• This provision needs unpacking. The territory defined in article 4 of the UCC is the ‘customs territory of the Union.’ As note above, the part of the United Kingdom to which the UCC applies by virtue of article 6(2) of the Protocol is Northern Ireland. Eliminating the deliberately obscure drafting, article 15(1) provides, in effect, that:
  • ‘Notwithstanding any other provisions of this Protocol, any reference in the applicable provisions of the Withdrawal Agreement and of this Protocol, as well as in the provisions of Union law made applicable to and in the United Kingdom in respect of Northern Ireland by this Protocol, to the customs territory of the Union shall be read as including Northern Ireland.’

In short, despite the creation of a single UK-EU customs territory by article 6(1), the protocol repeats the substance of the EU’s first draft of the Withdrawal Agreement, which had provided, in article 4(2) of the draft Irish Protocol, that ‘The territory of Northern Ireland, excluding the territorial waters of the United Kingdom… shall be considered to be part of the customs territory of the Union.’

The effect of the Withdrawal Agreement, therefore, is that Northern Ireland will form part of the EU’s customs territory, and not the United Kingdom’s, although a single customs territory is also established between the UK and the EU. Northern Ireland will thus be in the same customs territory with Great Britain in the same way that it is currently part of the same customs territory as Turkey (see article 3(3) of decision 1/95 establishing a single EU-Turkey customs territory).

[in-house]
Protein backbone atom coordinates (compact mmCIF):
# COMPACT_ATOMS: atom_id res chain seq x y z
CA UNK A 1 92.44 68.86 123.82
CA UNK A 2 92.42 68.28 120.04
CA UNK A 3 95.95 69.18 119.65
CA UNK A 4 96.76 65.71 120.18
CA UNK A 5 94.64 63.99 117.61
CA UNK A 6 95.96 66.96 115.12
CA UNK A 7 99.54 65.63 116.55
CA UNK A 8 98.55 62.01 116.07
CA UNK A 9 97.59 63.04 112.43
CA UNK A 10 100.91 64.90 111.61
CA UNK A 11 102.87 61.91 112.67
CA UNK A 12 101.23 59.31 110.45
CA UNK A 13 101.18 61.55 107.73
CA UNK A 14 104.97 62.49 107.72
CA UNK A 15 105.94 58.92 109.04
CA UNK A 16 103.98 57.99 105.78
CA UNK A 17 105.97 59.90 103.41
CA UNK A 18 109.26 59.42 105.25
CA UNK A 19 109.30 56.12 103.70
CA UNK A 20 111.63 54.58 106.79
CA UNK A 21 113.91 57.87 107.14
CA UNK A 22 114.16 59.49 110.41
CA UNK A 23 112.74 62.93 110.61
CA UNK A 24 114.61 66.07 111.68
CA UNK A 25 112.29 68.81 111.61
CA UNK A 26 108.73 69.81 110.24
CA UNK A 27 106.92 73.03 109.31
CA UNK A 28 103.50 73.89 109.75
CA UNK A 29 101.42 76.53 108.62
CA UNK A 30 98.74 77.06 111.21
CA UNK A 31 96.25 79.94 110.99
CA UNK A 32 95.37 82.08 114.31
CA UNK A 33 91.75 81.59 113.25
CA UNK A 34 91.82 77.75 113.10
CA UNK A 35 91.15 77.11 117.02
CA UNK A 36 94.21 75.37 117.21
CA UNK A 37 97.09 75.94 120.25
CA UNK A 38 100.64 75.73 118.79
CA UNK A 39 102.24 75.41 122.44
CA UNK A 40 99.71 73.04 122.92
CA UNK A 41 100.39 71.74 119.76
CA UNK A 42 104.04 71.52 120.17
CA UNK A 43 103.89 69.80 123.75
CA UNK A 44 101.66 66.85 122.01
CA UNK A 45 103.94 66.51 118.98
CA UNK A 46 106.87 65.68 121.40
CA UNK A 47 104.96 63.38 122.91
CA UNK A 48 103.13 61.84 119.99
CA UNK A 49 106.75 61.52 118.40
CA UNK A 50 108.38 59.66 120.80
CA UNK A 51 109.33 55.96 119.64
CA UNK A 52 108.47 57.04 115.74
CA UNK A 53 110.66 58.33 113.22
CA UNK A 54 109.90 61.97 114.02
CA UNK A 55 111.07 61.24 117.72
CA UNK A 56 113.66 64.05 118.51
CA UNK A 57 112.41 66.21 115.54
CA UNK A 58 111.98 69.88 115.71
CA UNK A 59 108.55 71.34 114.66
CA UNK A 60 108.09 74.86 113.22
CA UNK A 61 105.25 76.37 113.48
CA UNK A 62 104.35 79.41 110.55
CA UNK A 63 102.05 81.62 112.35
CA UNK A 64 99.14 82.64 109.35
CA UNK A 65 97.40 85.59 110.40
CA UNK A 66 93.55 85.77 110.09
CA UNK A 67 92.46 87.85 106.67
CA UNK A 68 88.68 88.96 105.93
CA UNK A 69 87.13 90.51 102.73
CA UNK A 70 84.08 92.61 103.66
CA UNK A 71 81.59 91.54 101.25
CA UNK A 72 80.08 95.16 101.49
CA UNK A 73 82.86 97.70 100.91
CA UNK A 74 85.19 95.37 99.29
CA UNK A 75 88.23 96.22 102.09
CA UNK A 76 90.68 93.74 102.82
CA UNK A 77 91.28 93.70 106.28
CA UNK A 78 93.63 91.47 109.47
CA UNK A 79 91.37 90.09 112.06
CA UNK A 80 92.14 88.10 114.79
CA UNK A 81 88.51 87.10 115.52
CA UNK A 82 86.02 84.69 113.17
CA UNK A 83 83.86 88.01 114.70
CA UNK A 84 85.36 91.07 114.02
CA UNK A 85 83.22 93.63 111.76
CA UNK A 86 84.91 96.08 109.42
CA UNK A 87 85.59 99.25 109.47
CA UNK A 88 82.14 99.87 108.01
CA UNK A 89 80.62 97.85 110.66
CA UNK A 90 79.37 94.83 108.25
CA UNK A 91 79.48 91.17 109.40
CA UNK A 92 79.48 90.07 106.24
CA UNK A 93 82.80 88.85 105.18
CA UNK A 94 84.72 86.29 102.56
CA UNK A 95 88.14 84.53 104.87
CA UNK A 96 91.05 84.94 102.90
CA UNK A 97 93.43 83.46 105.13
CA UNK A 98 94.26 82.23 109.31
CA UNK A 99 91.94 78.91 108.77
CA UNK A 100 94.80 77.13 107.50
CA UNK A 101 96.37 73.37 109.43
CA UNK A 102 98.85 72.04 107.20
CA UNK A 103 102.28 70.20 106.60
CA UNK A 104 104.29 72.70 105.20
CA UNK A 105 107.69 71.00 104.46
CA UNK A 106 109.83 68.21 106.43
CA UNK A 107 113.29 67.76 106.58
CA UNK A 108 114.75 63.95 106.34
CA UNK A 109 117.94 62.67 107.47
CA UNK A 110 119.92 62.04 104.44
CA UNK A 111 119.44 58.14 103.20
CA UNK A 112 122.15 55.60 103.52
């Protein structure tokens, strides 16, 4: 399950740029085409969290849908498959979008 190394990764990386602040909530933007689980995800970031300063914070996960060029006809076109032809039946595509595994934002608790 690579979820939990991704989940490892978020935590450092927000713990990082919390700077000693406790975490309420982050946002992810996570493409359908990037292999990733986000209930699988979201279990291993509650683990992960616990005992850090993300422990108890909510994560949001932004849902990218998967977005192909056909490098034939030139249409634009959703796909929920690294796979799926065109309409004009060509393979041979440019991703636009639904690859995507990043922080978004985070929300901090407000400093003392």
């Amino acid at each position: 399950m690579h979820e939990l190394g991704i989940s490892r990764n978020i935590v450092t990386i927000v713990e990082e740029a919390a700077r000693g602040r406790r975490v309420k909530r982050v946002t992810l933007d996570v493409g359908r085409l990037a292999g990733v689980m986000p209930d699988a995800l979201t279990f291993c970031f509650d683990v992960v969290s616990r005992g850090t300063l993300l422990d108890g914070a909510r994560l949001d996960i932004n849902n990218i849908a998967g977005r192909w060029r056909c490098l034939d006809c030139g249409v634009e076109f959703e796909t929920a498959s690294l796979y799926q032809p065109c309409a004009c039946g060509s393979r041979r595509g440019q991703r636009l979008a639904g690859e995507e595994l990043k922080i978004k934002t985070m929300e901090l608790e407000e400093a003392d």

It is likely that this constitutes a breach of section 55(1) of the Taxation (Cross-Border Trade) Act 2018, which entered into force in September. This provides that: ‘It shall be unlawful for Her Majesty’s Government to enter into arrangements under which Northern Ireland forms part of a separate customs territory to Great Britain.’

It cannot have been the intention of Parliament to allow the Government to agree that Northern Ireland should form part of a separate customs territory to Great Britain for any purpose. Otherwise, it would be lawful for the Government to have transferred Northern Ireland into the Turkish customs territory without Parliamentary approval at any time.

This will mean a hard border between Great Britain and Northern Ireland